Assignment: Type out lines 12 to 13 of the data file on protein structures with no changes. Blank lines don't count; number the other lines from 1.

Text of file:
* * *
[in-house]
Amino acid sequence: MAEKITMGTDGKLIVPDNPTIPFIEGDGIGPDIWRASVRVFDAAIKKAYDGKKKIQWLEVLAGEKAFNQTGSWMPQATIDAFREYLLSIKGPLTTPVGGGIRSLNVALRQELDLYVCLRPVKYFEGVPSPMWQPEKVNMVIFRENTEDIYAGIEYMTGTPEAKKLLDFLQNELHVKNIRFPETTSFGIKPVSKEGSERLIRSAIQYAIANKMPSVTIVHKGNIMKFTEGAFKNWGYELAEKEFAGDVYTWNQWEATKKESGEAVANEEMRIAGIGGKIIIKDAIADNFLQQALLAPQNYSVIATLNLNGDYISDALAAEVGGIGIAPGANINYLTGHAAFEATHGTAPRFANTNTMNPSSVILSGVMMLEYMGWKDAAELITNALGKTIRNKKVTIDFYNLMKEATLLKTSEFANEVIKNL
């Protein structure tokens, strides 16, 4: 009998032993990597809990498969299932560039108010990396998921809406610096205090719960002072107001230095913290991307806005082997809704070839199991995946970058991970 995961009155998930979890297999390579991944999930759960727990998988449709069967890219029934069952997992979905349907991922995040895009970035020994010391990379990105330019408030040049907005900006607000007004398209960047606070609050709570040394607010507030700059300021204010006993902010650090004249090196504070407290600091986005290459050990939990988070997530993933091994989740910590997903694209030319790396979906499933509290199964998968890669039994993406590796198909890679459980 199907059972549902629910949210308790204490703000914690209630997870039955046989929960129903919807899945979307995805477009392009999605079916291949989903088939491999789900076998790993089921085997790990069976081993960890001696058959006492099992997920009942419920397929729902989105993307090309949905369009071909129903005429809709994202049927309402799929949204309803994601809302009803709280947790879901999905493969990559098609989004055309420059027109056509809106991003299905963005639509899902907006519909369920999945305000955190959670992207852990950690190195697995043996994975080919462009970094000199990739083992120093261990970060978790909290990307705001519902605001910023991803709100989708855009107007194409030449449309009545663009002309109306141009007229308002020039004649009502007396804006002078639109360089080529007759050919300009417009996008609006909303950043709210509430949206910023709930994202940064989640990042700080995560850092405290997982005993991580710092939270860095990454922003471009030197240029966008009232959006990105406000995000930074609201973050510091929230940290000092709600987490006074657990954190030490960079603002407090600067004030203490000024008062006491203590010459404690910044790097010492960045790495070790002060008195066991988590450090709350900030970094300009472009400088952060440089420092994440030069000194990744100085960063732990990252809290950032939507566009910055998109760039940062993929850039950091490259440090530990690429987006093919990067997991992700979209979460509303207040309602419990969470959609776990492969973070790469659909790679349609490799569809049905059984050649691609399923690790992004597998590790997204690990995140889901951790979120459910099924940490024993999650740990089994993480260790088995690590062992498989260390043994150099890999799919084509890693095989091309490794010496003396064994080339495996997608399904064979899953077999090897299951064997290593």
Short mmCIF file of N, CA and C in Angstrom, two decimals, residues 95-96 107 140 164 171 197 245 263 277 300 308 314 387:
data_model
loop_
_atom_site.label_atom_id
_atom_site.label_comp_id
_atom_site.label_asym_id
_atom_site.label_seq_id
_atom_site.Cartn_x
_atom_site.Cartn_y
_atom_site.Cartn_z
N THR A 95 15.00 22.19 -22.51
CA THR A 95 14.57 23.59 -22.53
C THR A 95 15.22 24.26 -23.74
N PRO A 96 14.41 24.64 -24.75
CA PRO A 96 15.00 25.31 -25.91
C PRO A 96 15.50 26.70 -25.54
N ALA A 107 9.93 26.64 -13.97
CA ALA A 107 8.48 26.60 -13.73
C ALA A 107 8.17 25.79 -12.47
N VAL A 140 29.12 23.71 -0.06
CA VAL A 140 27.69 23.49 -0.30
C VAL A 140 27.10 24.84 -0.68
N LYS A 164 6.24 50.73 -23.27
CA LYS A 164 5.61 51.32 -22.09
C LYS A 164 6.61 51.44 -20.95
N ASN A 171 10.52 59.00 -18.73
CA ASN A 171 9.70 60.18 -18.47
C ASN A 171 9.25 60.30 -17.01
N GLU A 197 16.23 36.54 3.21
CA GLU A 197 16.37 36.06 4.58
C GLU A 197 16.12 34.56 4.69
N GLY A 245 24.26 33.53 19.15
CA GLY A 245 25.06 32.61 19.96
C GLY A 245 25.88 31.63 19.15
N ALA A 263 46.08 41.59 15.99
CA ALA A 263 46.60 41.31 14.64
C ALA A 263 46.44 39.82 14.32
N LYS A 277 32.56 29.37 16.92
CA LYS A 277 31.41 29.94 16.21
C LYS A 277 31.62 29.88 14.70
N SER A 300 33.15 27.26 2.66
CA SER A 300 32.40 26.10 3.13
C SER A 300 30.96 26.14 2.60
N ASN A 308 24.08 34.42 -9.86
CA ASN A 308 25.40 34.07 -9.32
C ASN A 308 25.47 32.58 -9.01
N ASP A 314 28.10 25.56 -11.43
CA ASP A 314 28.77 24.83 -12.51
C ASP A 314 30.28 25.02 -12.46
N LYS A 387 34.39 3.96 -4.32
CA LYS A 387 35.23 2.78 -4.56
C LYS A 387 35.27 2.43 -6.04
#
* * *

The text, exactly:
_atom_site.Cartn_y
_atom_site.Cartn_z